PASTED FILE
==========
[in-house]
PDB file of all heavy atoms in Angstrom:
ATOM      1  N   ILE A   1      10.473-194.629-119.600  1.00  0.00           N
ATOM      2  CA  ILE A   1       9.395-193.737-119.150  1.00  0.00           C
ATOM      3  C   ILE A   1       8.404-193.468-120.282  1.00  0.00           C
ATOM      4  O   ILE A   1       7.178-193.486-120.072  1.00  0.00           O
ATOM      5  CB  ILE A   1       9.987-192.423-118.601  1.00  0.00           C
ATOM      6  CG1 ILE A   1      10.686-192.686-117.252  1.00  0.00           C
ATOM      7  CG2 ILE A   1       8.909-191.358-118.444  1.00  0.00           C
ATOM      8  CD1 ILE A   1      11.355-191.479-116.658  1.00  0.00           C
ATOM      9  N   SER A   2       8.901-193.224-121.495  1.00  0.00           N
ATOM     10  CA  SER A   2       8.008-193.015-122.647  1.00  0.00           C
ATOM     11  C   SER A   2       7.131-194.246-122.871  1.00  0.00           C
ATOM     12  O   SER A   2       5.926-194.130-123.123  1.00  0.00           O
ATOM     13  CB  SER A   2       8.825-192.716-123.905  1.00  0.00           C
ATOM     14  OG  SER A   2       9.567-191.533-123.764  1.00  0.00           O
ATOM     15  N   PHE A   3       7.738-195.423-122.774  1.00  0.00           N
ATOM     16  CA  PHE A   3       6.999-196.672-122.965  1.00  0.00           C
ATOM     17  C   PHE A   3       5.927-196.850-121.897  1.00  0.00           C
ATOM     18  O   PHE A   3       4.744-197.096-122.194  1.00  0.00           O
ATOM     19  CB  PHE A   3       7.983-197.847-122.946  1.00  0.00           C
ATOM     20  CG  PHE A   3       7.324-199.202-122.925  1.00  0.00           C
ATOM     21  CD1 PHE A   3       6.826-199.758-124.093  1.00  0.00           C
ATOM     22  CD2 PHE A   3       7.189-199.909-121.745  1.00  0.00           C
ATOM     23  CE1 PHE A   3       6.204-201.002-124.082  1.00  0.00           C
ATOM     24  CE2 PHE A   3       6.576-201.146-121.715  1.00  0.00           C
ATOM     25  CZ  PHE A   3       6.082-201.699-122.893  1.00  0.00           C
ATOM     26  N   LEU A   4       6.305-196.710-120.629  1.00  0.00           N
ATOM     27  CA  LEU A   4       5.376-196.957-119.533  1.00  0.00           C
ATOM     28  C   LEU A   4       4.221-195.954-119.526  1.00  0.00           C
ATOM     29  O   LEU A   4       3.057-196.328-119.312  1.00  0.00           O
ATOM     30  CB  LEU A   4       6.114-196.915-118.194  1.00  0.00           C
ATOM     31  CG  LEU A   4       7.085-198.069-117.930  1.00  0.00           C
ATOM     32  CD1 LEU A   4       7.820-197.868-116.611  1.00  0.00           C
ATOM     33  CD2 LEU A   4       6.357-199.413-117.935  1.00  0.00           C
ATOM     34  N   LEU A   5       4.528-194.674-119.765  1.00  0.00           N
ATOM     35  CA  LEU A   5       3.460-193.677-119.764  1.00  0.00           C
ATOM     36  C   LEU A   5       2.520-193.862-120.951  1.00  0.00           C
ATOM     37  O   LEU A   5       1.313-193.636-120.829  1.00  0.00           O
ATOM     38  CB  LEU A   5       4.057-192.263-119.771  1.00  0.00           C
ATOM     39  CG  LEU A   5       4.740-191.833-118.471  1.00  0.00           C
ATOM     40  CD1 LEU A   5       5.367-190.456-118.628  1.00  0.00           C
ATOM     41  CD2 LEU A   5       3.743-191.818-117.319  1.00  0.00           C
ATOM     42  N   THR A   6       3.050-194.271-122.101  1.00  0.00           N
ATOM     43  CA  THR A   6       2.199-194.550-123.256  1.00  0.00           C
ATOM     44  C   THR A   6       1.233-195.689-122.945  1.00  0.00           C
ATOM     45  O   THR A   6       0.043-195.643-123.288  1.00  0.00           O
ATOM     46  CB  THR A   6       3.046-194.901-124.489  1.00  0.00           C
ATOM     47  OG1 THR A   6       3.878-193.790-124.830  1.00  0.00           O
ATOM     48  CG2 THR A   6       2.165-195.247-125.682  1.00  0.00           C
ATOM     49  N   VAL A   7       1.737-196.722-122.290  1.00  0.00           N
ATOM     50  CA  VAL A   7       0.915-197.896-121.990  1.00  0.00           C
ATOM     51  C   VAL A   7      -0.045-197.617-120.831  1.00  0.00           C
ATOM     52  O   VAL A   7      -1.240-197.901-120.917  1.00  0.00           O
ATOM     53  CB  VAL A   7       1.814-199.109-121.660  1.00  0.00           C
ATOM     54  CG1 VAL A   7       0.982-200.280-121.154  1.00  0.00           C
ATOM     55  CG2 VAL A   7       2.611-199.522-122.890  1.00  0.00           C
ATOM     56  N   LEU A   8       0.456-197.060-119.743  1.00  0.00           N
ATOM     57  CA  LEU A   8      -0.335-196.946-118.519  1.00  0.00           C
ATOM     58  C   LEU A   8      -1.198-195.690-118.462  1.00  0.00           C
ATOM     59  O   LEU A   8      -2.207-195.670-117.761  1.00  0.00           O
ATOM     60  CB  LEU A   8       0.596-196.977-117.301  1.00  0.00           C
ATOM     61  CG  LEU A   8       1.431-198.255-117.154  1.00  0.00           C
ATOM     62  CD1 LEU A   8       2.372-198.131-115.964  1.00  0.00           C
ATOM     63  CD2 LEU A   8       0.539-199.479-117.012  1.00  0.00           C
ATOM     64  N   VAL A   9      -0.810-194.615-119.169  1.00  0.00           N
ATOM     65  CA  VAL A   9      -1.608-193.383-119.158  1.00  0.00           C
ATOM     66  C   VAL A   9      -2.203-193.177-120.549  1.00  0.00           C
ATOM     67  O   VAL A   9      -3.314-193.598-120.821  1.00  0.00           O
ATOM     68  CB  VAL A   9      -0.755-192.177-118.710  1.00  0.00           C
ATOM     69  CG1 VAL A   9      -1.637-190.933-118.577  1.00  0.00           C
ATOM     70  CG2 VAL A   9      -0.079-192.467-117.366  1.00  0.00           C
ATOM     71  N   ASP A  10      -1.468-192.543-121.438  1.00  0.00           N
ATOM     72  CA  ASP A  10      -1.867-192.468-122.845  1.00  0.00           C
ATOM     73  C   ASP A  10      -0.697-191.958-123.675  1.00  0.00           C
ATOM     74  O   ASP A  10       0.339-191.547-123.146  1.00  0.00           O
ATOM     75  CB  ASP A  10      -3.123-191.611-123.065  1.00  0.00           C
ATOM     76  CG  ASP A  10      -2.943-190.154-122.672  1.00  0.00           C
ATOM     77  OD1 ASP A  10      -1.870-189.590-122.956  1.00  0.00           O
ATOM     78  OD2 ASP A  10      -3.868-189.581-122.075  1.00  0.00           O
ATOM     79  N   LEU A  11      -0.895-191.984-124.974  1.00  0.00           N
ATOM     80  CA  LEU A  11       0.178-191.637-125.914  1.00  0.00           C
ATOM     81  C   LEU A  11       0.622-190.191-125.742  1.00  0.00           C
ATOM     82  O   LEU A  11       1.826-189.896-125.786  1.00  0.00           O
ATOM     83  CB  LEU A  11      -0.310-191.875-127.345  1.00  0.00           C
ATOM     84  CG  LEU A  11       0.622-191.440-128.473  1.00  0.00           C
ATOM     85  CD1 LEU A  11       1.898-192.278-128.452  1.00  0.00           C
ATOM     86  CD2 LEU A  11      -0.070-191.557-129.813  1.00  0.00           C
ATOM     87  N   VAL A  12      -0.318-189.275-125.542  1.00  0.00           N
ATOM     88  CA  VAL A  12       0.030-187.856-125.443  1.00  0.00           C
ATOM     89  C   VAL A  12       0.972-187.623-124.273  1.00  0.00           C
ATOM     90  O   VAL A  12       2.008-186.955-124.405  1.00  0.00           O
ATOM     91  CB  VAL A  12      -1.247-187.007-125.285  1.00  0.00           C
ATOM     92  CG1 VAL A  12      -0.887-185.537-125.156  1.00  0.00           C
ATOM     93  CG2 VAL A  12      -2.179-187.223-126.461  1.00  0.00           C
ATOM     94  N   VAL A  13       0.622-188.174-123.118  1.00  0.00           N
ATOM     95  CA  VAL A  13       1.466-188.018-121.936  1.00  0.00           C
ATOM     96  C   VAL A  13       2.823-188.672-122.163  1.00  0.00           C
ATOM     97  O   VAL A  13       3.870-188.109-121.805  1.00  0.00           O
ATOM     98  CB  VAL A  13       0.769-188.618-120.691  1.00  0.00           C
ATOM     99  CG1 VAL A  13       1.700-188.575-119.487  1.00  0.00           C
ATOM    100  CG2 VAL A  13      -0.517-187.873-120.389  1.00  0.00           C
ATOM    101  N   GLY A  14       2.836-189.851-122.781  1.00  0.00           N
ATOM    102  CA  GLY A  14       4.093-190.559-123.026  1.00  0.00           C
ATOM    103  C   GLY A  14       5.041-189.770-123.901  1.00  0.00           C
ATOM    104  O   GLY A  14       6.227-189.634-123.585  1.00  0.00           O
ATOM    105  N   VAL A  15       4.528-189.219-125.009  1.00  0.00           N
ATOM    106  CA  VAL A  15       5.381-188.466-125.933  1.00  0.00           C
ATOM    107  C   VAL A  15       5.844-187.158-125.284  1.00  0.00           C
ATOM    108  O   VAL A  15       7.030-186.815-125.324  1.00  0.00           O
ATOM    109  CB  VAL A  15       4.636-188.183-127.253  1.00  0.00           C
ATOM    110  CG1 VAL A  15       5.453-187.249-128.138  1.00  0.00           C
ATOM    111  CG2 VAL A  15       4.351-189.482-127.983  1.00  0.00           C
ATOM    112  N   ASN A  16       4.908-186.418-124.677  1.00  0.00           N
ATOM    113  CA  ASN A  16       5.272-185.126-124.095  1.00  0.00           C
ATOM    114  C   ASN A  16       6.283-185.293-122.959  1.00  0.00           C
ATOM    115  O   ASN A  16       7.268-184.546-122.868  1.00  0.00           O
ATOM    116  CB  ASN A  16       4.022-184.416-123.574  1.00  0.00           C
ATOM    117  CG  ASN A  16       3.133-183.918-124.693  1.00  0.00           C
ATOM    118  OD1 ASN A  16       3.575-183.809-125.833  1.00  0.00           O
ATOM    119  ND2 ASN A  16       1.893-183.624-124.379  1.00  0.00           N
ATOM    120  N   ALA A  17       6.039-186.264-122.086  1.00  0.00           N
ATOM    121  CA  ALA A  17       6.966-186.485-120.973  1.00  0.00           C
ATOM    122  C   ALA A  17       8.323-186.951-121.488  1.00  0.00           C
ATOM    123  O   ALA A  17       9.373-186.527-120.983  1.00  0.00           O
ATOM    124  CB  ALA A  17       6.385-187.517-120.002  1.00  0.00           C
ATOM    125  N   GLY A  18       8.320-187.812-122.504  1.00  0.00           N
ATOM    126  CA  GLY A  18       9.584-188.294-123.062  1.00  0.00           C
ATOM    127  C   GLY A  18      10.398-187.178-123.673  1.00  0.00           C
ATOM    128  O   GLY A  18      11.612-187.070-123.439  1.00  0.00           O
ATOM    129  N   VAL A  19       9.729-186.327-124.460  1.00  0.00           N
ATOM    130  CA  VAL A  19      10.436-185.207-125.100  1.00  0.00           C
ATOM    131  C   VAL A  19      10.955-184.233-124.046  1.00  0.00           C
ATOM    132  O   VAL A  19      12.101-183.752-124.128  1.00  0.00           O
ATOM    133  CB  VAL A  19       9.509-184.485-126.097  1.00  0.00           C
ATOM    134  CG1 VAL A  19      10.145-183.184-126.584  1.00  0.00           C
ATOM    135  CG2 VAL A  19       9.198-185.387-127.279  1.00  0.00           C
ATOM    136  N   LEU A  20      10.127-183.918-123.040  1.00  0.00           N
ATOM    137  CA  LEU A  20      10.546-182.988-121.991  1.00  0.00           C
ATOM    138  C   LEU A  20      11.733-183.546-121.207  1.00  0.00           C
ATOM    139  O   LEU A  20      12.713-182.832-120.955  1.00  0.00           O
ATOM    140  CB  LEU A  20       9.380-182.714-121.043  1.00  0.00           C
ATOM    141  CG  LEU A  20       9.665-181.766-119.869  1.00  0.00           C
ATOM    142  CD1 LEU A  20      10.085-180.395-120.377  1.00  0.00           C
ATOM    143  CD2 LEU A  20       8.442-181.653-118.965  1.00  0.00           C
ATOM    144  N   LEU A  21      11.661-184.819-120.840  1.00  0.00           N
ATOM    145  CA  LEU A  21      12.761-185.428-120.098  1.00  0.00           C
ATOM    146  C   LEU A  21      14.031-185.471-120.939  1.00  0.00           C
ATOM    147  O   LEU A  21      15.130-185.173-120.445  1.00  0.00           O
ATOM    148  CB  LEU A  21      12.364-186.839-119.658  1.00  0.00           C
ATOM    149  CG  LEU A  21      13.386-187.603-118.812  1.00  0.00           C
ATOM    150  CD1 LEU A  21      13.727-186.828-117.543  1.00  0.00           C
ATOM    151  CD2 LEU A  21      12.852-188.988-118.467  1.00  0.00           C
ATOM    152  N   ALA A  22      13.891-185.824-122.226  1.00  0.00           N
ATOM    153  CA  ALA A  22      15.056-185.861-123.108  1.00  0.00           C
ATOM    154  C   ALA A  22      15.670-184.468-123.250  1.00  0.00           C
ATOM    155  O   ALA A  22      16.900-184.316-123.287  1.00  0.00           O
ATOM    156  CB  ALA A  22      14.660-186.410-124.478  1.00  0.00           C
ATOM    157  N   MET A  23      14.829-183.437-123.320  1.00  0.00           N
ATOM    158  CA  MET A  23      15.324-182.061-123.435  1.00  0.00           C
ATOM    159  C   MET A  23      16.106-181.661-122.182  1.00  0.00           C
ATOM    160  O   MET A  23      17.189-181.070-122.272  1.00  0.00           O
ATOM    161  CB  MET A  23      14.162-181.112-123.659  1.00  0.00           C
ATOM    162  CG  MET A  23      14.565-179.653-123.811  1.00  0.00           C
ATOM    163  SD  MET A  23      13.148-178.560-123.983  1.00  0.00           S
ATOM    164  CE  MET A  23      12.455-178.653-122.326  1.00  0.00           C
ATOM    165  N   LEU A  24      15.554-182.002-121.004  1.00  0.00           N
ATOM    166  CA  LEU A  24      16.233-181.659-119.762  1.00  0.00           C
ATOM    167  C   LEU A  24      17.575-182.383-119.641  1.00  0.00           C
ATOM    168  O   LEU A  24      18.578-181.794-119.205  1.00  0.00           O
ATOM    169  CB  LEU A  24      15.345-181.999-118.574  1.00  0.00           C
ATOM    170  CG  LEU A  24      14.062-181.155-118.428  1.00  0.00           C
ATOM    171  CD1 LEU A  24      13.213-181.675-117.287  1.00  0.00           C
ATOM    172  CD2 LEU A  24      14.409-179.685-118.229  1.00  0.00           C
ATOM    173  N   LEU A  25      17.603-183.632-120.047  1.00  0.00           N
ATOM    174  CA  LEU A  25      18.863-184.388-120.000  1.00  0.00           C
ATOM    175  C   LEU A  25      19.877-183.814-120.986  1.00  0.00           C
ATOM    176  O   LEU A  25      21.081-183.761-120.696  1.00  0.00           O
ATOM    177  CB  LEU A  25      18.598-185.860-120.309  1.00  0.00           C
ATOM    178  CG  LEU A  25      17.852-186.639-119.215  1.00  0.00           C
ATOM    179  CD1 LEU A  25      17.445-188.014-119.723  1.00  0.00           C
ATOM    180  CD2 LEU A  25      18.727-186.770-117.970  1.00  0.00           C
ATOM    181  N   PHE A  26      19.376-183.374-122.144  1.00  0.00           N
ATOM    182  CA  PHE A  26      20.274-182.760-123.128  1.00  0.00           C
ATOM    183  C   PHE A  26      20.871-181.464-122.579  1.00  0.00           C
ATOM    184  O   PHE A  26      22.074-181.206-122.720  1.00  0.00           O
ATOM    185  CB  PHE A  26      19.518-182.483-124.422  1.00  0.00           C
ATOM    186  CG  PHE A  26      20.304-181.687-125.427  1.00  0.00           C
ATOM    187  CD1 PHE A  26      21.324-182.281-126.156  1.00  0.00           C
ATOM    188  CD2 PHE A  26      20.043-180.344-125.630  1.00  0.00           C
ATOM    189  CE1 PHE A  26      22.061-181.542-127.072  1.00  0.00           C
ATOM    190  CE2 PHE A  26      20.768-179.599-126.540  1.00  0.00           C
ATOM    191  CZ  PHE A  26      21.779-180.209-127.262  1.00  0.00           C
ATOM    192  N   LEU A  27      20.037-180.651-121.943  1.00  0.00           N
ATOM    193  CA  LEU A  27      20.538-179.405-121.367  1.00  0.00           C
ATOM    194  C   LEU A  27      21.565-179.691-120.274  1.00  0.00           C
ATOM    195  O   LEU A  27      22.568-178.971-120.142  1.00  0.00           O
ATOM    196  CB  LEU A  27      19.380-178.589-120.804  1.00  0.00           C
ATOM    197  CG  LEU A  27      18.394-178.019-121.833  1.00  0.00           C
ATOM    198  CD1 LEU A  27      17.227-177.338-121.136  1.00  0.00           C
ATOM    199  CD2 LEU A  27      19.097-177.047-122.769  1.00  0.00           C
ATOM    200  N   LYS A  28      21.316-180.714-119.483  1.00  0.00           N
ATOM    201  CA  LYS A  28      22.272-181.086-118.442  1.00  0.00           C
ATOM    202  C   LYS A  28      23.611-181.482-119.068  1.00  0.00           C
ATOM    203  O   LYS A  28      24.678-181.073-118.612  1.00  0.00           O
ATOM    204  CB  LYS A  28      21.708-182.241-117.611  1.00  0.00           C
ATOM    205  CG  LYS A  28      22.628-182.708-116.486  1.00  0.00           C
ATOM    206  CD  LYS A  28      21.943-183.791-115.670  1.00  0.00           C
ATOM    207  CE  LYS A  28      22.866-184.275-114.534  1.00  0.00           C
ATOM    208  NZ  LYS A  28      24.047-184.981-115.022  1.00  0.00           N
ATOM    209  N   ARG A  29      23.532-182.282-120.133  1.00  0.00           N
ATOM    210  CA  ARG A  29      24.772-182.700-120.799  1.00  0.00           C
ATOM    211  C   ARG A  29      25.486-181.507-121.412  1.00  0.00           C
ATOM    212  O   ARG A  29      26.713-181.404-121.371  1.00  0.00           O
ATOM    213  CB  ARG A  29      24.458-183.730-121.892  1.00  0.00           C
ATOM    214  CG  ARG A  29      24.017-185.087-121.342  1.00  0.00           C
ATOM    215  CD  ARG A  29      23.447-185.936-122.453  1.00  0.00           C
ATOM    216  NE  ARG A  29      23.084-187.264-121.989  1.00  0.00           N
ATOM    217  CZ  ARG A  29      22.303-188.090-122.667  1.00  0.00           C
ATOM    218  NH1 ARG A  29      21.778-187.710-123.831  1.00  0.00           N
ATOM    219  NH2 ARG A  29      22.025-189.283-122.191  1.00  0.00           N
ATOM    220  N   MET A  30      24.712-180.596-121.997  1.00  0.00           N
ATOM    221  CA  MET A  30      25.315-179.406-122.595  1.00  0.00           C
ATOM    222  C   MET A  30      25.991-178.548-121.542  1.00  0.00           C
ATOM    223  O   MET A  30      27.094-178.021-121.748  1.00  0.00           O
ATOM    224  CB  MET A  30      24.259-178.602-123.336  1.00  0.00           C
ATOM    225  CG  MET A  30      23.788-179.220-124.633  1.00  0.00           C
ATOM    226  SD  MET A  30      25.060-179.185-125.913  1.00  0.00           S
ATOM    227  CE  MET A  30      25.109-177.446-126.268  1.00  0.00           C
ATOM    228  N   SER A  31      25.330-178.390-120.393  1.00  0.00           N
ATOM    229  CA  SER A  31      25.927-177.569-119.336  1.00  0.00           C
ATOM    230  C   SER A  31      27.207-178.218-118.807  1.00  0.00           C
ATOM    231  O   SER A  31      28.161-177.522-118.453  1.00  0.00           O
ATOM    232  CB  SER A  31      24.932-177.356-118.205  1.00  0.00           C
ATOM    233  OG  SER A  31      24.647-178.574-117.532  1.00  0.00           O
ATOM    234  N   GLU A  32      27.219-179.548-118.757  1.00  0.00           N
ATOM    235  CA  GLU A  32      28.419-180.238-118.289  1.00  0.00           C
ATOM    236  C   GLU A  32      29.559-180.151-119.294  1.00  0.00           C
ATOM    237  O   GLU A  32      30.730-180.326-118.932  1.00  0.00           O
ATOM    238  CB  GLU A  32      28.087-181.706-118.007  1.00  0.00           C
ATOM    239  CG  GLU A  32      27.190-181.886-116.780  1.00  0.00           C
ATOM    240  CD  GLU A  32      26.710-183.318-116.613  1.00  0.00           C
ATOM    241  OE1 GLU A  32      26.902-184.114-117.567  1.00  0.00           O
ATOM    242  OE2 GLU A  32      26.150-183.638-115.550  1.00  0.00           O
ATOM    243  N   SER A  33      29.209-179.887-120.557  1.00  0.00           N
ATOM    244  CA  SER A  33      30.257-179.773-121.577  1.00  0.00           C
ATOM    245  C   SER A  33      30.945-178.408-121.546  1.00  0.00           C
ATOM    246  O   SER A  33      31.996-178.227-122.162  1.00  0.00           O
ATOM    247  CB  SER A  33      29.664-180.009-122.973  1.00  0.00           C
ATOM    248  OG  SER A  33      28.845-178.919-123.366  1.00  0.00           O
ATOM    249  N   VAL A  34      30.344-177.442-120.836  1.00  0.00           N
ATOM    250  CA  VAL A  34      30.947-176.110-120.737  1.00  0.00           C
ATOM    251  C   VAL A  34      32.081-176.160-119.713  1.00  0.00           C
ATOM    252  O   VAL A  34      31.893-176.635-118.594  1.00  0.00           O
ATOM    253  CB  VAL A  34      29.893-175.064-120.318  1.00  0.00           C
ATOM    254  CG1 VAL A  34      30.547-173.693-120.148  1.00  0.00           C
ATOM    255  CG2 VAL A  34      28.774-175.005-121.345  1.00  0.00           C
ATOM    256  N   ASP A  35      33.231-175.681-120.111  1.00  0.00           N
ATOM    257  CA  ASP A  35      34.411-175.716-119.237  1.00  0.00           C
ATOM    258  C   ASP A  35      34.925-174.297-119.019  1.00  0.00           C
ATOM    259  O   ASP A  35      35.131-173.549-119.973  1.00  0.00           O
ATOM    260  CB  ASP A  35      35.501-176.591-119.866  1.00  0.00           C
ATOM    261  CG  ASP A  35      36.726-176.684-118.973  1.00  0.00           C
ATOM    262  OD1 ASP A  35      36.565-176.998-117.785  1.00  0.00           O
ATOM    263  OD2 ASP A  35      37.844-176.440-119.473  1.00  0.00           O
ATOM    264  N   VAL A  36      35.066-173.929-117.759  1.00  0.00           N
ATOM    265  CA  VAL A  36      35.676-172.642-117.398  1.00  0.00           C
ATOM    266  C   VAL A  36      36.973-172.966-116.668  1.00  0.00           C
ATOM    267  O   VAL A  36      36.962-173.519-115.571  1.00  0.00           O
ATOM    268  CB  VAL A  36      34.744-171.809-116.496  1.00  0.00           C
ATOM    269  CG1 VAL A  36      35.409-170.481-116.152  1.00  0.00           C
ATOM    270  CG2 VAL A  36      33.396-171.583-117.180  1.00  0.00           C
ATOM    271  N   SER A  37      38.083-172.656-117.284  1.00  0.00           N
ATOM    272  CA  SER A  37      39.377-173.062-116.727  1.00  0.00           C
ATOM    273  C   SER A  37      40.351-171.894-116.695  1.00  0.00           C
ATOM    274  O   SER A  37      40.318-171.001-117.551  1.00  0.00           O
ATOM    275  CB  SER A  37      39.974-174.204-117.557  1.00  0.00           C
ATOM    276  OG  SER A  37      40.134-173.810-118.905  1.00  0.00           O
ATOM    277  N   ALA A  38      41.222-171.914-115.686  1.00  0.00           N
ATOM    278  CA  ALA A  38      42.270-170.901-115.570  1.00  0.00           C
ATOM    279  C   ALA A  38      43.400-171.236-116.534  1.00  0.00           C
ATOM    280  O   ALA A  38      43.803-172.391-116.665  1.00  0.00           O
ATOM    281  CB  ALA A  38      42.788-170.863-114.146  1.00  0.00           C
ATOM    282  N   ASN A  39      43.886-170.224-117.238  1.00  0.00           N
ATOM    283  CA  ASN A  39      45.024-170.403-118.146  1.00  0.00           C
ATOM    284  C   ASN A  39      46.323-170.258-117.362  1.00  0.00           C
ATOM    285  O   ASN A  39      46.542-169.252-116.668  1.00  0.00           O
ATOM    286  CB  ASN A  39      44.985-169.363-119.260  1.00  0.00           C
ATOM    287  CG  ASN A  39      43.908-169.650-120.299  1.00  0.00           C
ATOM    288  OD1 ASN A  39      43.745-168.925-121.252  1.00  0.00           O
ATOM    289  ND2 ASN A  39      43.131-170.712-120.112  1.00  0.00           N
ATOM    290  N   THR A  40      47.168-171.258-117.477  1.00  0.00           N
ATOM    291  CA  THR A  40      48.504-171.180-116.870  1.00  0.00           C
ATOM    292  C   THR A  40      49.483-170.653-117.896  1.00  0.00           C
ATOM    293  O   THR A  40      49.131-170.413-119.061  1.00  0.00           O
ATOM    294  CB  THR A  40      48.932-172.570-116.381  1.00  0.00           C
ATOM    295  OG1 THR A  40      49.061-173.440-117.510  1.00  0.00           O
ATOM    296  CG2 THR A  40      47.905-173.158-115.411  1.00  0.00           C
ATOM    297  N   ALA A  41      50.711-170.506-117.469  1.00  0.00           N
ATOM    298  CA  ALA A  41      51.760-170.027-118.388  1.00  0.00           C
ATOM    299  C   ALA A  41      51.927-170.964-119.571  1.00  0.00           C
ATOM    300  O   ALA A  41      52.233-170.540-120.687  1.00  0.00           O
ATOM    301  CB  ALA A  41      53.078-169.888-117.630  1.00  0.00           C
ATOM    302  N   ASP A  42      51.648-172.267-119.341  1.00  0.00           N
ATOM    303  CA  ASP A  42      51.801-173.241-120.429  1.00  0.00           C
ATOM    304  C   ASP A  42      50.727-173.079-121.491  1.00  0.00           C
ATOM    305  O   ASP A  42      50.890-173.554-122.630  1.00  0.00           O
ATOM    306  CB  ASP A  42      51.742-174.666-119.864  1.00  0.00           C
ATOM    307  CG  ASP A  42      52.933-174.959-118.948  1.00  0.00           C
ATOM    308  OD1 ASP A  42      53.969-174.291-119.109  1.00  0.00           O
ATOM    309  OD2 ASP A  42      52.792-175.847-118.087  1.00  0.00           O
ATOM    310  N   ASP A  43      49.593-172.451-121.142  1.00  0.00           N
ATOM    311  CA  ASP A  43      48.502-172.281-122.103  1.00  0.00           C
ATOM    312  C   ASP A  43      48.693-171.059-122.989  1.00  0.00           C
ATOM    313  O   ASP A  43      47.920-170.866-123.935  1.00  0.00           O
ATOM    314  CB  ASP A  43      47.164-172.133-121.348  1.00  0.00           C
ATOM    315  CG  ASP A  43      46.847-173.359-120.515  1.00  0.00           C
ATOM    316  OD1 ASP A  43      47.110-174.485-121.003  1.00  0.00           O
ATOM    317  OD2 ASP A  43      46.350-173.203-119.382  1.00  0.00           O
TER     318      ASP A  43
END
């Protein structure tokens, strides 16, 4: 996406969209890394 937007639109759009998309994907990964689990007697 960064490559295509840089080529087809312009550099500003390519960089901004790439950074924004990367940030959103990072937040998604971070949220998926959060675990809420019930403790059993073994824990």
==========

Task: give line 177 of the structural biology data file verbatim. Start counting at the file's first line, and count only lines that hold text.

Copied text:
ATOM    175  C   LEU A  25      19.877-183.814-120.986  1.00  0.00           C